Welcome to my stop on the Ho Ho Ho and on we Sew monthly tutorial and link up party hosted by Fiona @ Celtic Thistle Stitches and Paula@ Mud Pies and Pins.  Yes it is only June and Christmas in July hasn't even started yet, but some of us are making gifts all year long.  Holiday makes don't have to be just for the holidays or even from Christmas themed fabric.  Today I am showing you how to make flying geese 4 at a time and so you can make this free pattern I designed for my stop on the hop, called So Frosty!  (I used Tula Pink Acacia with some pale blue print and solid Kona Snow for my version.) 

Included with today's tutorial/pattern, at the bottom of this post, is a giveaway from Fat Quarter shop for a mini charm pack of your choice and the Ho Ho Ho and On We Sew Linky party where you can enter and link up all your holiday makes or hand made gifts.

The linky party is open until the end of the month and random number generator will choose a winner!

So Frosty is a big block quilt, making a 72" x 72" lap quilt.  It's a quick make and perfect for a gift.  Fabric selection makes a big difference to this block.  Even though this fabric comes from a Christmas collection doesn't this one look very 4th of July?

Downton Abbey anyone?
Or maybe a child quilt for a special birthday?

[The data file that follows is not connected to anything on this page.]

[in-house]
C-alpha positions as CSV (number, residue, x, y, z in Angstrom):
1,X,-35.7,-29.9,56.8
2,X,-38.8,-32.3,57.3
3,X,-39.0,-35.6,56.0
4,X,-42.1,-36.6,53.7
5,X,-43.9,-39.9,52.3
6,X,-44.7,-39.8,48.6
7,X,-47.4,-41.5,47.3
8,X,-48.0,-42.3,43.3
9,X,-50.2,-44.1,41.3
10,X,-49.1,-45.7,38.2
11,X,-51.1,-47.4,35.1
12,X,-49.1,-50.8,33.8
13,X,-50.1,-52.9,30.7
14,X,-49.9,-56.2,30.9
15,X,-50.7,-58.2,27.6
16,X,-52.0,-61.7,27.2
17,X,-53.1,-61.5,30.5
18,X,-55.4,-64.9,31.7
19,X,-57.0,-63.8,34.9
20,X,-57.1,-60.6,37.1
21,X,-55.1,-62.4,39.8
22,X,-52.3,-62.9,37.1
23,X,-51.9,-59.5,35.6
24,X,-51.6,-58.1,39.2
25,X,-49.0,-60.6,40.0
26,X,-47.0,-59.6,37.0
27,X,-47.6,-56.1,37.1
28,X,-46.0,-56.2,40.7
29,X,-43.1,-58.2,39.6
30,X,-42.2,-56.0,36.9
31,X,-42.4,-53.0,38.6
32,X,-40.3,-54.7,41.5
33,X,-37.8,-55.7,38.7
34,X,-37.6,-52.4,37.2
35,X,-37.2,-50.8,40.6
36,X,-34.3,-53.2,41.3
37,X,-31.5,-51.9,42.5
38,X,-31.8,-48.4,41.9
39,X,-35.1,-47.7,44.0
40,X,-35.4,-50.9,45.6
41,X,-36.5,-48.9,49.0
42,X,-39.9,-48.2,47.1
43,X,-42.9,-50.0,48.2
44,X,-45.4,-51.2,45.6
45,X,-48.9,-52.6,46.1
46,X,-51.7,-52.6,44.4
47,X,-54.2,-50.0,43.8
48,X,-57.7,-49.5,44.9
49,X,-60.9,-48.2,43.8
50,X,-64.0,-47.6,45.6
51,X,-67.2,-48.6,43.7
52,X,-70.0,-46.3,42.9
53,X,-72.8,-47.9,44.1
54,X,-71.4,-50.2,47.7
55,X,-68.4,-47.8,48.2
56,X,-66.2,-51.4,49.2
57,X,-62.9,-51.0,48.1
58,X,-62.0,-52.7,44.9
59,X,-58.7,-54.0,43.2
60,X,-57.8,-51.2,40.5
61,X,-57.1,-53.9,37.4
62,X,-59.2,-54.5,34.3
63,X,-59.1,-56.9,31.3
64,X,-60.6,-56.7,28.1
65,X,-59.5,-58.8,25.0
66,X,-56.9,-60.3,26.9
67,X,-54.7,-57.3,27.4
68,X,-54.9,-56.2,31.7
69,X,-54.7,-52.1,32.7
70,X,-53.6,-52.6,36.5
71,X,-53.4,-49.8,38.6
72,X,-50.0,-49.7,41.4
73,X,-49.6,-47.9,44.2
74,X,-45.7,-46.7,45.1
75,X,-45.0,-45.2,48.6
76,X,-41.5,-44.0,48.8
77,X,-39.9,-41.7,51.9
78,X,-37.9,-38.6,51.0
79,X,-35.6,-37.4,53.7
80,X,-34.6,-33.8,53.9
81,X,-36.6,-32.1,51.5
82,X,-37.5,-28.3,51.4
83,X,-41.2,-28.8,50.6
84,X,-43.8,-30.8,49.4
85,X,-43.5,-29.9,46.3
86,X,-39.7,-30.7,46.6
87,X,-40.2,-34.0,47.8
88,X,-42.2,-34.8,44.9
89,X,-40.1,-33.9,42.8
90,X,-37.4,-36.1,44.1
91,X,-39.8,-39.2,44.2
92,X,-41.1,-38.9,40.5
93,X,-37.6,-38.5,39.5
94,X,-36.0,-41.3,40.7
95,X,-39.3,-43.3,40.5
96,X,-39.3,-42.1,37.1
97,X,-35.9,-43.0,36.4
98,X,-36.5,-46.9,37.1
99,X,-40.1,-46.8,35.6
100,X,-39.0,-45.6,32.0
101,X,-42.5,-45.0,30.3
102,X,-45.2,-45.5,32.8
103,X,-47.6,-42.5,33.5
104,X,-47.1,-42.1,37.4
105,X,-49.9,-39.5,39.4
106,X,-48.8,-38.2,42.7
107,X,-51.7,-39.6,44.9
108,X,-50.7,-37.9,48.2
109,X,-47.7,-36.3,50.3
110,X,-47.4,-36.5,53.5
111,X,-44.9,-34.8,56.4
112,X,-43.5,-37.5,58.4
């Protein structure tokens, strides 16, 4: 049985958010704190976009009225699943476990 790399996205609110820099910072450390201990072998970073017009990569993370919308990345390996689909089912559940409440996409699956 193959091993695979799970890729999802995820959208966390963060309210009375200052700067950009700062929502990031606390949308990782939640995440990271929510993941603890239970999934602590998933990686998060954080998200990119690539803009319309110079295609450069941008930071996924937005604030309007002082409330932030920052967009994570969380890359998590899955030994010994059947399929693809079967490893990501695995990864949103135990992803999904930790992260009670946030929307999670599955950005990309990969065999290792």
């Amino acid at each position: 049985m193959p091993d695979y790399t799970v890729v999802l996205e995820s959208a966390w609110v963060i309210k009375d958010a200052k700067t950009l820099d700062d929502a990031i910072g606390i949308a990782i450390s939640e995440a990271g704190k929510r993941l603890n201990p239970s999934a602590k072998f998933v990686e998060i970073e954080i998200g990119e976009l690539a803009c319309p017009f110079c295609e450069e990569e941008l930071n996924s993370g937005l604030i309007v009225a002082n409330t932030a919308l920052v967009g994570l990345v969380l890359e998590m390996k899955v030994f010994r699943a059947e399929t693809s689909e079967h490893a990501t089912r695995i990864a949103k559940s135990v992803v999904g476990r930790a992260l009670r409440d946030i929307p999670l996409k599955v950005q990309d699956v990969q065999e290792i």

I have to include at least one more traditional holiday though don't I?
The block is made up of squares and flying geese.  As there are so many geese I wrote the pattern (Download Here) using the no waste method which makes 4 flying geese at a time.

Flying geese are traditionally twice as long as they are tall.  There are a number of ways to make them.

The no waste method uses a large square for the Goose fabric and 4 smaller squares for the Sky.

To start with you need a square the finished length of your goose +1 1/4".  For the Sky squares you need the finished height of your goose +7/8".

So Frosty being a big block quilt uses 12 1/2" x 6 1/2" Flying Geese unfinished (1/2" for seam allowance) or 12" x 6" finished.  So I've used a Goose fabric (white) of 13 1/4" x 13 1/4" square and placed 2 of my Sky squares (pale blue) 6 7/8" on two opposing corners.

1. Mark a diagonal line from corner to corner.
2. Sew 1/4" on either side of this line.
3. Cut into two pieces along your marked line.
4. Press open.
5. Take your remaining 6 7/8" squares and place on the corners of one of your pieces as shown.
6. Mark a diagonal line and sew 1/4" on either side
7. Cut along your marked line.
8. Press open and you should have 2 identical flying geese.
9. Repeat for the remaining piece to make 4 flying geese units!

Here's a summary image  if you should ever want to refer to this method in the future! Large flying geese blocks like these make this pattern a very quick make.

So on with the linky party.  Please link up your gifts and holiday makes and the winner of the mini-charm pack will be selected at the end of the month by Random number generator.

Thanks for visiting my blog on the hop and I hope you have fun with So Frosty.  If you do make your own version of this quilt I'd love to see it - please get in touch (email and social media buttons are at the top of the page!)